FZ200 Diffraction Limit - Panasonic Tech Service

Started Aug 27, 2013 | Discussions thread
Ianperegian
Senior MemberPosts: 2,661
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Re: FZ200 Maximum Desirable F-Number to achieve adequate "Sharpness"
In reply to Stephen Barrett, 11 months ago

Stephen Barrett wrote:

If aspects such as intensity and the particular shade or hue can move "red" from worst to best, how can the graph be used? My interpretation of the graph is that the average resolution decreases from approx 1800 LP/picture height at f/3 to about 1350 at f/11 and that there are colour/ intensity / hue / tint variations of approximately +/- 200. Would that be a fair interpretation if you were taking a picture of, say, a red flower and could not assess what kind of red it was?

Hi Stephen, in relation to colour resolution/intensity/contrast, some tests I did a while back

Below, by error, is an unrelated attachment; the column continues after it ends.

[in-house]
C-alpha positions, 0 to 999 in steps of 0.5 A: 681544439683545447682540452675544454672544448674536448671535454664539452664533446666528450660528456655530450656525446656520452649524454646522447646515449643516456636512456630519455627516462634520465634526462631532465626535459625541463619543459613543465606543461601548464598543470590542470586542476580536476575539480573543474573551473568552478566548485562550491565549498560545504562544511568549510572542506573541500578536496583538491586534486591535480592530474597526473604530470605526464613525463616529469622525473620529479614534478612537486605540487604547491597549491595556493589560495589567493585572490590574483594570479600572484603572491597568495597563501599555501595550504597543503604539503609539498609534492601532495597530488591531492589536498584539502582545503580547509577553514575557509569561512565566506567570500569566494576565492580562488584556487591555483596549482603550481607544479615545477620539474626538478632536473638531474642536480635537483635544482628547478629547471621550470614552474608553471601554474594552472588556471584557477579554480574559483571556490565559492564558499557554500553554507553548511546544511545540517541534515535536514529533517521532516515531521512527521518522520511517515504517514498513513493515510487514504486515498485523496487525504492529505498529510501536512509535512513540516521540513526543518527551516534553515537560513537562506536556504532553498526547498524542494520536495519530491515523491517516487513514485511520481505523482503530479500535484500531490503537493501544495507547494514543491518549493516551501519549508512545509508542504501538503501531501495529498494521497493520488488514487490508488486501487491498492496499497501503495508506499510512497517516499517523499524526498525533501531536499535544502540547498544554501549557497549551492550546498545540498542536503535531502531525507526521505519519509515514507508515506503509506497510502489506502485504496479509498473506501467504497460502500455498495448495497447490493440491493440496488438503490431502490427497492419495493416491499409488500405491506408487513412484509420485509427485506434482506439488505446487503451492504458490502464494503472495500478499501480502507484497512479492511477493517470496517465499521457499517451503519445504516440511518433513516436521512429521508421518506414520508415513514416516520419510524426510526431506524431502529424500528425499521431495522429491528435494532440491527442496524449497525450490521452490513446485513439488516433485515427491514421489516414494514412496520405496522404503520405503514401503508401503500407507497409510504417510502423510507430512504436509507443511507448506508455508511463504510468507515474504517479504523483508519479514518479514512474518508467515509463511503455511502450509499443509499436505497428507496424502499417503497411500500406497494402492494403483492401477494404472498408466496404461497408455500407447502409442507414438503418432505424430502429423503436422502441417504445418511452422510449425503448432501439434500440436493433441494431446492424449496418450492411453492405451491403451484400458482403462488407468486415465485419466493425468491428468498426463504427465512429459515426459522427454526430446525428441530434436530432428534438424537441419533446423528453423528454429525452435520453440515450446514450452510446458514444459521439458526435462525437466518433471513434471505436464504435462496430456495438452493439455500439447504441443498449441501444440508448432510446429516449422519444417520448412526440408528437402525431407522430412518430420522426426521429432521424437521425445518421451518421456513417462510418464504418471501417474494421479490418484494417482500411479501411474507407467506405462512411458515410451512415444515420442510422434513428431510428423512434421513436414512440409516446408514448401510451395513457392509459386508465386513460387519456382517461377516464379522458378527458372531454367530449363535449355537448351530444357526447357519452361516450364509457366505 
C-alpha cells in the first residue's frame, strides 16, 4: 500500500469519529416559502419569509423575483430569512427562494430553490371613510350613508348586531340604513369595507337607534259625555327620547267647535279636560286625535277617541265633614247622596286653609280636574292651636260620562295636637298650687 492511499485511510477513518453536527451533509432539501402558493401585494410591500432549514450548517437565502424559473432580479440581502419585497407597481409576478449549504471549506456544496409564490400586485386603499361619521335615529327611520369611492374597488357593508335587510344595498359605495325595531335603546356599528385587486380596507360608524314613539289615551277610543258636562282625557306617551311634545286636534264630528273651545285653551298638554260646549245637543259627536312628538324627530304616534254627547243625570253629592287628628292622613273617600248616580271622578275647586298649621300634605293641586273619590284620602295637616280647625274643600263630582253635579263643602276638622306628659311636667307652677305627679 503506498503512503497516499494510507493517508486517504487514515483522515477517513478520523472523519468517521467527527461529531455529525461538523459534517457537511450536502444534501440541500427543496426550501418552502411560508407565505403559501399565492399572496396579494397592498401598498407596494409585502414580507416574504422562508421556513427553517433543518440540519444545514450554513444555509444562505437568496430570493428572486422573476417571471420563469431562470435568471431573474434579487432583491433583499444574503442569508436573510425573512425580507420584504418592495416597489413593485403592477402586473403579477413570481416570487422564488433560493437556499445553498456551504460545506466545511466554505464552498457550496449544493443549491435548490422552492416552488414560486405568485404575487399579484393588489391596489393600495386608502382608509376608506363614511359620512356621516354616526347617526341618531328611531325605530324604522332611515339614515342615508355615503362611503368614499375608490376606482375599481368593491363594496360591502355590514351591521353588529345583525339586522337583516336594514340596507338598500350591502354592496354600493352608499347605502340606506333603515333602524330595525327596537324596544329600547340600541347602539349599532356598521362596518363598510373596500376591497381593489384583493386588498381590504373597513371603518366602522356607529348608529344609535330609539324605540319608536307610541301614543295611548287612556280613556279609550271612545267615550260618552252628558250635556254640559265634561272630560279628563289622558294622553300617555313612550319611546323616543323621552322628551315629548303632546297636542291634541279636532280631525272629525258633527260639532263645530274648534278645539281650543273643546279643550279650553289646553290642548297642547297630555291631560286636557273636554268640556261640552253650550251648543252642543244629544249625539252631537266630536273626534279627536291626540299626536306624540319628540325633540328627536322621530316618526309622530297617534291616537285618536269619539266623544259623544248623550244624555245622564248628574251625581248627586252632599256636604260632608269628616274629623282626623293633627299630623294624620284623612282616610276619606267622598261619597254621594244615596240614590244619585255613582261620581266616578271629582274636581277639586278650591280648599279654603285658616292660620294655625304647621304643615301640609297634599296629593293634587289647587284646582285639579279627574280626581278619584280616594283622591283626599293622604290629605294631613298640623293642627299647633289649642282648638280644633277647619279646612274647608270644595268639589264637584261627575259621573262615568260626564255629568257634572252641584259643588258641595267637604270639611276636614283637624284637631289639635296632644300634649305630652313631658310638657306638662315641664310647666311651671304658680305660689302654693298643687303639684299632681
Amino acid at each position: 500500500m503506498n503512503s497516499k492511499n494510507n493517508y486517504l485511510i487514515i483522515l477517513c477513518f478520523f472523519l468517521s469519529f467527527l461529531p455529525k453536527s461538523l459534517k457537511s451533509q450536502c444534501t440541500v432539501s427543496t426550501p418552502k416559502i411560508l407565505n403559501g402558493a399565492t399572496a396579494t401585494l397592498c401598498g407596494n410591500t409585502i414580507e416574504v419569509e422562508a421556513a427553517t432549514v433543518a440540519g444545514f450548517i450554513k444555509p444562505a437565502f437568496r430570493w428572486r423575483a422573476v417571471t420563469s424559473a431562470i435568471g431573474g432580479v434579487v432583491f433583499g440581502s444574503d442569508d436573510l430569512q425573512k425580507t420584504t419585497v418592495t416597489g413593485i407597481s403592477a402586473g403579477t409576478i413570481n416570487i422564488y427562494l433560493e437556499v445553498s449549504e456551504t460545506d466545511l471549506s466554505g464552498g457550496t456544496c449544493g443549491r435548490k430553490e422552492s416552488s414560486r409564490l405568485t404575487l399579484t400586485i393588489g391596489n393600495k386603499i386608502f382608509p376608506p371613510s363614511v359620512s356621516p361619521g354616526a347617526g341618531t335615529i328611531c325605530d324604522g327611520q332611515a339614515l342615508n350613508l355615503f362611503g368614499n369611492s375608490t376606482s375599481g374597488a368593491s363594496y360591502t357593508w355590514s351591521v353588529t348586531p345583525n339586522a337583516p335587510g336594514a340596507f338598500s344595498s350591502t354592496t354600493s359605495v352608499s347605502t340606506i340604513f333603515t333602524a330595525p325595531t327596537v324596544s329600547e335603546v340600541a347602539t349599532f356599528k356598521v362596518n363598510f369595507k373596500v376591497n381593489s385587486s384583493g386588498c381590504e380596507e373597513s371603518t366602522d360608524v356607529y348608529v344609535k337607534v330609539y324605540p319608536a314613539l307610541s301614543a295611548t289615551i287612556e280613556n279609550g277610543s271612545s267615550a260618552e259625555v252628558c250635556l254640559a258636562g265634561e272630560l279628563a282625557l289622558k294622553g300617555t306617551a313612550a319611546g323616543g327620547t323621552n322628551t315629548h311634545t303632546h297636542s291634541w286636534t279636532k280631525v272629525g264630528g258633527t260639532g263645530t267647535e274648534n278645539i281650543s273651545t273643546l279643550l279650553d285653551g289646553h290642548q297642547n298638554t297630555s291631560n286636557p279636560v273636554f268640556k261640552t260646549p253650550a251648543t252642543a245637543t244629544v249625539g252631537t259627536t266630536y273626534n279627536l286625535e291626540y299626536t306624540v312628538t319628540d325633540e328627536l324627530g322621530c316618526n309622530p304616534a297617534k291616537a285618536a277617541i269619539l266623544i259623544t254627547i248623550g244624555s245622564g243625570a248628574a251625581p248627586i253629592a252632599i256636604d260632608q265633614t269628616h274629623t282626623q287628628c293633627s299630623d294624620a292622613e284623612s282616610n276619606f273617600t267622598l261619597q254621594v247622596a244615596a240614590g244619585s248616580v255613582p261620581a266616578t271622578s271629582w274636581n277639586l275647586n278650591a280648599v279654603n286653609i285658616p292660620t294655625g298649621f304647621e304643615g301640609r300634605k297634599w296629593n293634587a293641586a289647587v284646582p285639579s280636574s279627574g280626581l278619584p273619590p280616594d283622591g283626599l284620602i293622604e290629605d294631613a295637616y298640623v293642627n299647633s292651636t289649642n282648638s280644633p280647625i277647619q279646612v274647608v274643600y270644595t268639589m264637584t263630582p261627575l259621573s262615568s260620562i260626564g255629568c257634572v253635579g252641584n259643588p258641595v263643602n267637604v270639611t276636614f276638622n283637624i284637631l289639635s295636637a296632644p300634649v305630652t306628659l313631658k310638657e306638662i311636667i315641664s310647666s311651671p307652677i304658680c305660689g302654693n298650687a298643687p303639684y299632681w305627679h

using Jimmy's coloured Es chart with different coloured backgrounds might be of interest: http://www.dpreview.com/forums/post/51413807 .

I prepared a table comparing my resolution results with the visual contrast ratio of coloured text on a coloured background according to international standards for webpages. As shown in that table, in most cases, a high contrast ratio corresponded with a high resolution of the Es. However, there were cases where the ratio didn't successfully predict the outcome for resolution.

From the results I prepared a listing of colour combination that gave very good resoluton and those which gave poor resolution, as copied below:

Combinations giving very good resolution:

Red on cyan, or white, or yellow, or pale grey

Green on dark blue Blue on cyan, or white Magenta on white, or pale grey, or yellow

Cyan on dark blue, or black, or dark grey

Yellow on dark blue, or black, or dark grey

Black on white, or green, or pale blue, or pale grey, or cyan.

Combinations giving poor resolution:

Red on dark blue, or magenta, or mid grey

Blue on black, or dark grey

Green on pale blue, or cyan

Magenta on red, or mid grey

Cyan on pale blue, or green Yellow on pale grey, or white

Black on dark blue.

I suggested that optical crosstalk on the Bayer matrix might possibly be implicated in the cases of low resolution.

Ian

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